Micromechanical damping analysis of composite materials using linear viscoelasticity vs the strain energy approach

Brett A. Bednarcyk, Jacob Aboudi, Steven M. Arnold

Research output: Contribution to journalArticlepeer-review


The phenomenological strain energy approach for predicting composite damping properties is widely used because of its simplicity. The composite dissipated energy is approximated as the volume average of the local (constituent) loss factor times the local strain energy. Thus, any micromechanics method (e.g., finite element or the high-fidelity generalized method of cells used herein) that can predict the local fields (and thus the strain energy) within a composite can be used to approximate the effective damping properties. In this paper, two more physics-based approaches, the correspondence principle and explicit viscoelastic modeling, are implemented within the two-scale high-fidelity generalized method of cells micromechanics theory and compared with the widely-used strain energy approach. It is shown that all three approaches provide quite similar predictions for the effective damping properties of unidirectional composites. Finally, the presented two-scale micromechanics theory is applied to predict the effective anisotropic damping properties of 2D and 3D woven composites.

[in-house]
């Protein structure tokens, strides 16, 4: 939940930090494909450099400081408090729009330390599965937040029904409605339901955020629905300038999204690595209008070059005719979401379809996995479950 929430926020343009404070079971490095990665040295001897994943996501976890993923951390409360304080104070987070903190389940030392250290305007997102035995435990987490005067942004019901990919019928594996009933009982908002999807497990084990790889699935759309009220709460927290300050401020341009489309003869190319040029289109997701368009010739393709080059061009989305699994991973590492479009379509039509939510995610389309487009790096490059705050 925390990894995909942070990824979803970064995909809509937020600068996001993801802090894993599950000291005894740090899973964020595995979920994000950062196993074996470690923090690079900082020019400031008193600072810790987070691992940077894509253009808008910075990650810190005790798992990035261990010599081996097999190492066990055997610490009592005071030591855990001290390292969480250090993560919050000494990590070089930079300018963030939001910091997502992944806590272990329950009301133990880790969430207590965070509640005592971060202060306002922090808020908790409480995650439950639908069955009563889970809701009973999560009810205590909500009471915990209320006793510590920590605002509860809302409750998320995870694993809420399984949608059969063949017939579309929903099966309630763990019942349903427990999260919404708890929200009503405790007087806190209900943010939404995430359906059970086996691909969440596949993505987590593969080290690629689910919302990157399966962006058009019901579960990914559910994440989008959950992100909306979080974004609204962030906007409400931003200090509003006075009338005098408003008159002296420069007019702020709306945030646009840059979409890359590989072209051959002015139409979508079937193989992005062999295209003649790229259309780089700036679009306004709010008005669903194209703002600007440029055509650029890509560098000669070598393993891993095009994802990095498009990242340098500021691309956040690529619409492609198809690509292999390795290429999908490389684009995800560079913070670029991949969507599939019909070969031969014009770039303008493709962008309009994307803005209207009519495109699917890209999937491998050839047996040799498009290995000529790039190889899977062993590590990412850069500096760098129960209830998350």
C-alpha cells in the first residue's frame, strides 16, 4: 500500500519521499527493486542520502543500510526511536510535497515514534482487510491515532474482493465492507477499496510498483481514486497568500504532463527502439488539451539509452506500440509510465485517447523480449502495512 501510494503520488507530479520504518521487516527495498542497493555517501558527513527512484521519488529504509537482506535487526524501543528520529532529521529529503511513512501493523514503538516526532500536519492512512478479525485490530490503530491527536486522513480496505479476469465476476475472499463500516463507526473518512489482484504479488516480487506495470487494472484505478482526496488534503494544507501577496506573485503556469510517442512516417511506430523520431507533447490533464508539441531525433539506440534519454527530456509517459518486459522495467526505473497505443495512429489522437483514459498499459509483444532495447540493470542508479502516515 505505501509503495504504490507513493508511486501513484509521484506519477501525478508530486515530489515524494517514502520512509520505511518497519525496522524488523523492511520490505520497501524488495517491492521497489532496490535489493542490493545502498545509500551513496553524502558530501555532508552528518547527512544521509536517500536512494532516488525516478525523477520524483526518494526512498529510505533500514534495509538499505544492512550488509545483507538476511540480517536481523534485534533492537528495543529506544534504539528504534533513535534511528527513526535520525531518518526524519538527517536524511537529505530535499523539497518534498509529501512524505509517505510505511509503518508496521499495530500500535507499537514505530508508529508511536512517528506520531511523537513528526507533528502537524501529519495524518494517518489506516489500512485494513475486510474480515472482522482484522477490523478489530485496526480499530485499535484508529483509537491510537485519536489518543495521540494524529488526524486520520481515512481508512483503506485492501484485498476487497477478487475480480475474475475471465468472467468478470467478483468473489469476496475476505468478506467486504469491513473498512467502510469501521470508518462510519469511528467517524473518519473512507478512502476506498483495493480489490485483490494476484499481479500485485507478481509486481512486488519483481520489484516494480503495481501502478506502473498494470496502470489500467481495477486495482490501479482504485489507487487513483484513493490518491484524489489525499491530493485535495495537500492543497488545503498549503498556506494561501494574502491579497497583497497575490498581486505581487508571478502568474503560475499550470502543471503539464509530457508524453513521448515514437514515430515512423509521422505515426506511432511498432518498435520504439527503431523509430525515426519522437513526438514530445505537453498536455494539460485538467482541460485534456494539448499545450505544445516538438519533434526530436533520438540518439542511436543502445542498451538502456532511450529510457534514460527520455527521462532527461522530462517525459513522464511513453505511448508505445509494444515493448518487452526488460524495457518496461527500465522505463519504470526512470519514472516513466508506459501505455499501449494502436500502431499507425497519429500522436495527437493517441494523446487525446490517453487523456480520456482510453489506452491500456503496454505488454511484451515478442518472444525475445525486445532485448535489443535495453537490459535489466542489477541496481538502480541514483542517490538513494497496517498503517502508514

Original languageEnglish
Article number111958
JournalInternational Journal of Solids and Structures
StatePublished - 1 Dec 2022


FundersFunder number
National Aeronautics and Space Administration
Glenn Research Center


    • Boltzmann representation
    • Composite damping
    • Effective damping properties
    • HFGMC
    • Interfaces
    • Multiscale micromechanics
    • Viscoelasticity


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